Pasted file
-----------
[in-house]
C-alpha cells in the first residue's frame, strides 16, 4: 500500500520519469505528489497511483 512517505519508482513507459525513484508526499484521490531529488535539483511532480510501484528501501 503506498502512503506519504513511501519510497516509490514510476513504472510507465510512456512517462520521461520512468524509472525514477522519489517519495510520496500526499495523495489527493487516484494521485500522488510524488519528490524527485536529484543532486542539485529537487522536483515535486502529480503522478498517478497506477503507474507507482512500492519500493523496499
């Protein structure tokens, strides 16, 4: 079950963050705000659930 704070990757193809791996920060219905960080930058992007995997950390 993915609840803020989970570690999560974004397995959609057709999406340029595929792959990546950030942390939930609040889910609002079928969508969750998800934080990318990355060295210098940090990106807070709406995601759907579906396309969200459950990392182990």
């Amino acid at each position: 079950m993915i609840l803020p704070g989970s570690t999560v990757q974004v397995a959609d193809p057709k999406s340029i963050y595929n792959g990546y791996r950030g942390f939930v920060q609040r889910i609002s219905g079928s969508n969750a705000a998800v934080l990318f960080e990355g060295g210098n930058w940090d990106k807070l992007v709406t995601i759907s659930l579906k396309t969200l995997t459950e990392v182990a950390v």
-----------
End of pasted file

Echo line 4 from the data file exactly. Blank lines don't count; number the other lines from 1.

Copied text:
């Amino acid at each position: 079950m993915i609840l803020p704070g989970s570690t999560v990757q974004v397995a959609d193809p057709k999406s340029i963050y595929n792959g990546y791996r950030g942390f939930v920060q609040r889910i609002s219905g079928s969508n969750a705000a998800v934080l990318f960080e990355g060295g210098n930058w940090d990106k807070l992007v709406t995601i759907s659930l579906k396309t969200l995997t459950e990392v182990a950390v």